Other people may show up to court wearing flip flops, dressed shabbily, and not as concerned about their appearance in general. Those are people who may be not as much into authority. They may value free will and free thought. These are the types of things that you might want to consider, depending on the type of case that you have. If you are representing a party in a personal injury case and you want to appeal to how they were harmed and what happened to them, you may want someone who is more of a cognitive thinker and someone who is an anti-authoritarian figure. If you have someone who is engaged in fraud in a business situation, you are going to want an authoritarian; someone who believes in the rule of law and will be punitive towards people who are not playing by the rules or engaging in acts of unfair competition. You are really looking at three factors in each juror: whether they are predisposed to believe a certain way about a group of people, whether they’ve had any experiences where they can relate to any one of the parties in a favorable manner, and the personality traits that may apply to the type of case at hand.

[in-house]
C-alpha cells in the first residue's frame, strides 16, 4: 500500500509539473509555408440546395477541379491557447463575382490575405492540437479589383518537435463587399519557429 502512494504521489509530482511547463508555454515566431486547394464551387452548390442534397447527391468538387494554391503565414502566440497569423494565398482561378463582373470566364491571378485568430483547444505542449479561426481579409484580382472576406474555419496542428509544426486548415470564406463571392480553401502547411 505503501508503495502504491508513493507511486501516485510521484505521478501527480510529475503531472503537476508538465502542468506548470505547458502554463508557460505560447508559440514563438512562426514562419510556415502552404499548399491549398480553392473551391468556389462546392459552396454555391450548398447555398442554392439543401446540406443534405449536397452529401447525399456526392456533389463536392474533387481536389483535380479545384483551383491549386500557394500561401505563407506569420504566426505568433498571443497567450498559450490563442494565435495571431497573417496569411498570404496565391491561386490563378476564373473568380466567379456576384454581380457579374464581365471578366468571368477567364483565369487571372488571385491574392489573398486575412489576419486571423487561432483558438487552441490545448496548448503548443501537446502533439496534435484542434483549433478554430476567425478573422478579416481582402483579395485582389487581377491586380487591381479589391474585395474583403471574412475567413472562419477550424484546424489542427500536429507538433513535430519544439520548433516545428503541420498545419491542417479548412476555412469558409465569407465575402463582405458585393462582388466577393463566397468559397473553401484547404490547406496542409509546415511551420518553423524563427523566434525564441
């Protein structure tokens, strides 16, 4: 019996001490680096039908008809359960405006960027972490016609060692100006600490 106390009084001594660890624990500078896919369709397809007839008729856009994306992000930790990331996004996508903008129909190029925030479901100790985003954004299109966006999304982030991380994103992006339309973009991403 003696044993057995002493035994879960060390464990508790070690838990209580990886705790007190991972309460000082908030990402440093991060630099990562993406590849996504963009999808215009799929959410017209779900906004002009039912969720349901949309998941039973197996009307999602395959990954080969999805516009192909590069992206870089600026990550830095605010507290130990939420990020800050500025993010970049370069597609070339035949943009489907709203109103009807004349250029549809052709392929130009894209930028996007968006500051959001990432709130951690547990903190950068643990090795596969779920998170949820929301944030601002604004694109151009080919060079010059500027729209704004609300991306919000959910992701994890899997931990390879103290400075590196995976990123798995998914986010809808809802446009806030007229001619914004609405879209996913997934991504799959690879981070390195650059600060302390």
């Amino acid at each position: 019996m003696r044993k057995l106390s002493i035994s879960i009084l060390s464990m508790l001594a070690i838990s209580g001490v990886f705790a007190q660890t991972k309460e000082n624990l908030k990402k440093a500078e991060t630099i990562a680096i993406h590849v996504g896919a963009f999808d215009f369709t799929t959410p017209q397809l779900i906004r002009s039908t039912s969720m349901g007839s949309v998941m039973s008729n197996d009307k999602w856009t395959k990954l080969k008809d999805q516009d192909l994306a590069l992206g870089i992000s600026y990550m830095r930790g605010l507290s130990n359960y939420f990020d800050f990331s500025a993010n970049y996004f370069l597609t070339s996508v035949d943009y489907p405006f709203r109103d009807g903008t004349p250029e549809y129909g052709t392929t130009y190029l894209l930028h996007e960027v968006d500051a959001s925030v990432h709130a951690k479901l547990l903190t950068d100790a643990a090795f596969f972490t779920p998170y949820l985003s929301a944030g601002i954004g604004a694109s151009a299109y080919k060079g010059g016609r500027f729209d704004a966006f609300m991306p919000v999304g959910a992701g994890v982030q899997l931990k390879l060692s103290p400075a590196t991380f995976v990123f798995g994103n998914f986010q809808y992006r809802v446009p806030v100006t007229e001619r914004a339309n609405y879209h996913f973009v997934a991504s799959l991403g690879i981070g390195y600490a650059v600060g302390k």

Once you’ve figured out the triggering event and created a tagline, state it to prospective jurors. Ask if they have ever had a bad experience with someone that they trusted. If they say yes, you can say that the person who betrayed them is a crook, if that is the tagline in your case. You want them to personally relate to that tagline. This is something you want to do early on in voir dire and you want to also do it throughout the course of the trial.